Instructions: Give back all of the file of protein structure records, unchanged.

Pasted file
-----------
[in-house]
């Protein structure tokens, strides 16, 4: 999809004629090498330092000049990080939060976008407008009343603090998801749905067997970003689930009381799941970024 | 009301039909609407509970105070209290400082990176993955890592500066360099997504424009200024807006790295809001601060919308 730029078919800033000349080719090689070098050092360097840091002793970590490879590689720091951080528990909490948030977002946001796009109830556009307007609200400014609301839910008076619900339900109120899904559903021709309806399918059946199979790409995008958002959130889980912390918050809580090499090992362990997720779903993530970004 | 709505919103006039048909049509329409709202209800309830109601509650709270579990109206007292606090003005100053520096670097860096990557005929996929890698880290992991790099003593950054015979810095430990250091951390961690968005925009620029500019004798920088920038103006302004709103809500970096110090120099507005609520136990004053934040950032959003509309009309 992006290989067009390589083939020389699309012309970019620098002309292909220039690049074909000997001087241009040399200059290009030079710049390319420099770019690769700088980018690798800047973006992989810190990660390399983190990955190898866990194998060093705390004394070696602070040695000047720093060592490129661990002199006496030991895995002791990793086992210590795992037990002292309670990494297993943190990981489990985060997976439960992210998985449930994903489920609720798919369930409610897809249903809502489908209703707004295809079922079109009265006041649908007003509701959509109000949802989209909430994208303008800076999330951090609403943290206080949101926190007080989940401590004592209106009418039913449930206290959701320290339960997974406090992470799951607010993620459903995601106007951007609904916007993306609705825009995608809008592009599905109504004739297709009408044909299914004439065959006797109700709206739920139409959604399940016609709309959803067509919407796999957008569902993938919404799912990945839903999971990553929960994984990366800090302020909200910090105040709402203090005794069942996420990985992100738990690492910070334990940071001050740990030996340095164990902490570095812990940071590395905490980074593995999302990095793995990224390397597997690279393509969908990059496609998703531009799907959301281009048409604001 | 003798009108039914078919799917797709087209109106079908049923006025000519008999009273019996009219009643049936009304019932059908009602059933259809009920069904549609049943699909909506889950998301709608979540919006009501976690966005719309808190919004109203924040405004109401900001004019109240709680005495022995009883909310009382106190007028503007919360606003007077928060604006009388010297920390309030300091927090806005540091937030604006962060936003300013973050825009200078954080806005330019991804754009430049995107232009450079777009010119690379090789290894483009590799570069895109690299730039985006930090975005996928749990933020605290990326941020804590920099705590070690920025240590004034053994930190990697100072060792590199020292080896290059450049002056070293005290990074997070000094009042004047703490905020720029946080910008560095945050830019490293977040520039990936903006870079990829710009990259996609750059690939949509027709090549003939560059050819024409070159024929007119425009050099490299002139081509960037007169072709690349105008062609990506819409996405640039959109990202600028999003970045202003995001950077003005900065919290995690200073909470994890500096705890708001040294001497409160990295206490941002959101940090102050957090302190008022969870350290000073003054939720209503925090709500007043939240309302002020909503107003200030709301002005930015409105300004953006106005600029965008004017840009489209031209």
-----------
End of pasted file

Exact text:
[in-house]
């Protein structure tokens, strides 16, 4: 999809004629090498330092000049990080939060976008407008009343603090998801749905067997970003689930009381799941970024 | 009301039909609407509970105070209290400082990176993955890592500066360099997504424009200024807006790295809001601060919308 730029078919800033000349080719090689070098050092360097840091002793970590490879590689720091951080528990909490948030977002946001796009109830556009307007609200400014609301839910008076619900339900109120899904559903021709309806399918059946199979790409995008958002959130889980912390918050809580090499090992362990997720779903993530970004 | 709505919103006039048909049509329409709202209800309830109601509650709270579990109206007292606090003005100053520096670097860096990557005929996929890698880290992991790099003593950054015979810095430990250091951390961690968005925009620029500019004798920088920038103006302004709103809500970096110090120099507005609520136990004053934040950032959003509309009309 992006290989067009390589083939020389699309012309970019620098002309292909220039690049074909000997001087241009040399200059290009030079710049390319420099770019690769700088980018690798800047973006992989810190990660390399983190990955190898866990194998060093705390004394070696602070040695000047720093060592490129661990002199006496030991895995002791990793086992210590795992037990002292309670990494297993943190990981489990985060997976439960992210998985449930994903489920609720798919369930409610897809249903809502489908209703707004295809079922079109009265006041649908007003509701959509109000949802989209909430994208303008800076999330951090609403943290206080949101926190007080989940401590004592209106009418039913449930206290959701320290339960997974406090992470799951607010993620459903995601106007951007609904916007993306609705825009995608809008592009599905109504004739297709009408044909299914004439065959006797109700709206739920139409959604399940016609709309959803067509919407796999957008569902993938919404799912990945839903999971990553929960994984990366800090302020909200910090105040709402203090005794069942996420990985992100738990690492910070334990940071001050740990030996340095164990902490570095812990940071590395905490980074593995999302990095793995990224390397597997690279393509969908990059496609998703531009799907959301281009048409604001 | 003798009108039914078919799917797709087209109106079908049923006025000519008999009273019996009219009643049936009304019932059908009602059933259809009920069904549609049943699909909506889950998301709608979540919006009501976690966005719309808190919004109203924040405004109401900001004019109240709680005495022995009883909310009382106190007028503007919360606003007077928060604006009388010297920390309030300091927090806005540091937030604006962060936003300013973050825009200078954080806005330019991804754009430049995107232009450079777009010119690379090789290894483009590799570069895109690299730039985006930090975005996928749990933020605290990326941020804590920099705590070690920025240590004034053994930190990697100072060792590199020292080896290059450049002056070293005290990074997070000094009042004047703490905020720029946080910008560095945050830019490293977040520039990936903006870079990829710009990259996609750059690939949509027709090549003939560059050819024409070159024929007119425009050099490299002139081509960037007169072709690349105008062609990506819409996405640039959109990202600028999003970045202003995001950077003005900065919290995690200073909470994890500096705890708001040294001497409160990295206490941002959101940090102050957090302190008022969870350290000073003054939720209503925090709500007043939240309302002020909503107003200030709301002005930015409105300004953006106005600029965008004017840009489209031209």